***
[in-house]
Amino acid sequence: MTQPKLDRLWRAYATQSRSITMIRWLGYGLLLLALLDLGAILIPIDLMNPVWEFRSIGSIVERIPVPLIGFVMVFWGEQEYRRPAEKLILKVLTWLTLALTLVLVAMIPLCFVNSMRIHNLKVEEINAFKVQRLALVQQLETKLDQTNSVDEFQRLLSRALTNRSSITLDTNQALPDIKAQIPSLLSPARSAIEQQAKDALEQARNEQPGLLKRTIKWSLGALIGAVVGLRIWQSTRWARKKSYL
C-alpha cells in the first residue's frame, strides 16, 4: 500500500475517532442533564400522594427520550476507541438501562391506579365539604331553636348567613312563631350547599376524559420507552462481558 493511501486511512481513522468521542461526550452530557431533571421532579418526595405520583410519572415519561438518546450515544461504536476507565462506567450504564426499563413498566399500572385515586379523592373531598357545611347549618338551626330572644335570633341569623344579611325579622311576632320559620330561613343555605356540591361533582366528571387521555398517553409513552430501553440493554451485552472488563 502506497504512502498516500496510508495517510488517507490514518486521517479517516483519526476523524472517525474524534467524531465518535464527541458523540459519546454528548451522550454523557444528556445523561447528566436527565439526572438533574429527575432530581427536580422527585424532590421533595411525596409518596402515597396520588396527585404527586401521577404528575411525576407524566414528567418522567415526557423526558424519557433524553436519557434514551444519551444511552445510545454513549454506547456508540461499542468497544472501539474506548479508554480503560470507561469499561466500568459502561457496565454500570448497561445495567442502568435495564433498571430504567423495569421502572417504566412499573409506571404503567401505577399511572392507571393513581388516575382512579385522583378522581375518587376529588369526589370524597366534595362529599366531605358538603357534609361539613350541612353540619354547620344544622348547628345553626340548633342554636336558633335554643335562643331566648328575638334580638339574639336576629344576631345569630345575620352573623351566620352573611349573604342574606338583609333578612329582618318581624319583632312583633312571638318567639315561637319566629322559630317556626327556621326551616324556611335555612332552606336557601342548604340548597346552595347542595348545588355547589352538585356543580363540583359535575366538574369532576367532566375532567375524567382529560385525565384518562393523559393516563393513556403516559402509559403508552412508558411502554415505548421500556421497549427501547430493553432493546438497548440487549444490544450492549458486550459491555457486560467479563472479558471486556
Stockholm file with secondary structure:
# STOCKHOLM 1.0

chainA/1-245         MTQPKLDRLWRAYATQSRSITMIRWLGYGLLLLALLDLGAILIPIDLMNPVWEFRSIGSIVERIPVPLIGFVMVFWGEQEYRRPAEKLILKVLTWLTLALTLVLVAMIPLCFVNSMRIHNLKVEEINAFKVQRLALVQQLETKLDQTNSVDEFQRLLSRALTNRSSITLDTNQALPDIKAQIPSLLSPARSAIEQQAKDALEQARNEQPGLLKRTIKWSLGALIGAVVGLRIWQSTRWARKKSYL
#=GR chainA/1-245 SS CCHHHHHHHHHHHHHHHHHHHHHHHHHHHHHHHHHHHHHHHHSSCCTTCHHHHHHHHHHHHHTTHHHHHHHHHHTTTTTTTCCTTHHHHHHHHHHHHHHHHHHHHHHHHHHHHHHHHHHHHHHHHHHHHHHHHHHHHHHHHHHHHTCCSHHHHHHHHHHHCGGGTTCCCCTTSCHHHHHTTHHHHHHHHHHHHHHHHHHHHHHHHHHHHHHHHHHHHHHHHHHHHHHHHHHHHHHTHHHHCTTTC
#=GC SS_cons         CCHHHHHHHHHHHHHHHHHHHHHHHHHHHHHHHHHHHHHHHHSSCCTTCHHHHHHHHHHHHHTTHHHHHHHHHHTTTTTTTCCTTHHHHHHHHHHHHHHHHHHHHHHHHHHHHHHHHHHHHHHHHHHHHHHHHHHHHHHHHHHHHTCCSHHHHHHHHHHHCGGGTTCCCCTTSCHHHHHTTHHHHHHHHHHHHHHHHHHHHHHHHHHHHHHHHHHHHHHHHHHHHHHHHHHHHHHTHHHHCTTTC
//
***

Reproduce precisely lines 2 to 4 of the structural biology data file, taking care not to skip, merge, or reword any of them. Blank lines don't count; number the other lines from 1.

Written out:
Amino acid sequence: MTQPKLDRLWRAYATQSRSITMIRWLGYGLLLLALLDLGAILIPIDLMNPVWEFRSIGSIVERIPVPLIGFVMVFWGEQEYRRPAEKLILKVLTWLTLALTLVLVAMIPLCFVNSMRIHNLKVEEINAFKVQRLALVQQLETKLDQTNSVDEFQRLLSRALTNRSSITLDTNQALPDIKAQIPSLLSPARSAIEQQAKDALEQARNEQPGLLKRTIKWSLGALIGAVVGLRIWQSTRWARKKSYL
C-alpha cells in the first residue's frame, strides 16, 4: 500500500475517532442533564400522594427520550476507541438501562391506579365539604331553636348567613312563631350547599376524559420507552462481558 493511501486511512481513522468521542461526550452530557431533571421532579418526595405520583410519572415519561438518546450515544461504536476507565462506567450504564426499563413498566399500572385515586379523592373531598357545611347549618338551626330572644335570633341569623344579611325579622311576632320559620330561613343555605356540591361533582366528571387521555398517553409513552430501553440493554451485552472488563 502506497504512502498516500496510508495517510488517507490514518486521517479517516483519526476523524472517525474524534467524531465518535464527541458523540459519546454528548451522550454523557444528556445523561447528566436527565439526572438533574429527575432530581427536580422527585424532590421533595411525596409518596402515597396520588396527585404527586401521577404528575411525576407524566414528567418522567415526557423526558424519557433524553436519557434514551444519551444511552445510545454513549454506547456508540461499542468497544472501539474506548479508554480503560470507561469499561466500568459502561457496565454500570448497561445495567442502568435495564433498571430504567423495569421502572417504566412499573409506571404503567401505577399511572392507571393513581388516575382512579385522583378522581375518587376529588369526589370524597366534595362529599366531605358538603357534609361539613350541612353540619354547620344544622348547628345553626340548633342554636336558633335554643335562643331566648328575638334580638339574639336576629344576631345569630345575620352573623351566620352573611349573604342574606338583609333578612329582618318581624319583632312583633312571638318567639315561637319566629322559630317556626327556621326551616324556611335555612332552606336557601342548604340548597346552595347542595348545588355547589352538585356543580363540583359535575366538574369532576367532566375532567375524567382529560385525565384518562393523559393516563393513556403516559402509559403508552412508558411502554415505548421500556421497549427501547430493553432493546438497548440487549444490544450492549458486550459491555457486560467479563472479558471486556
Stockholm file with secondary structure: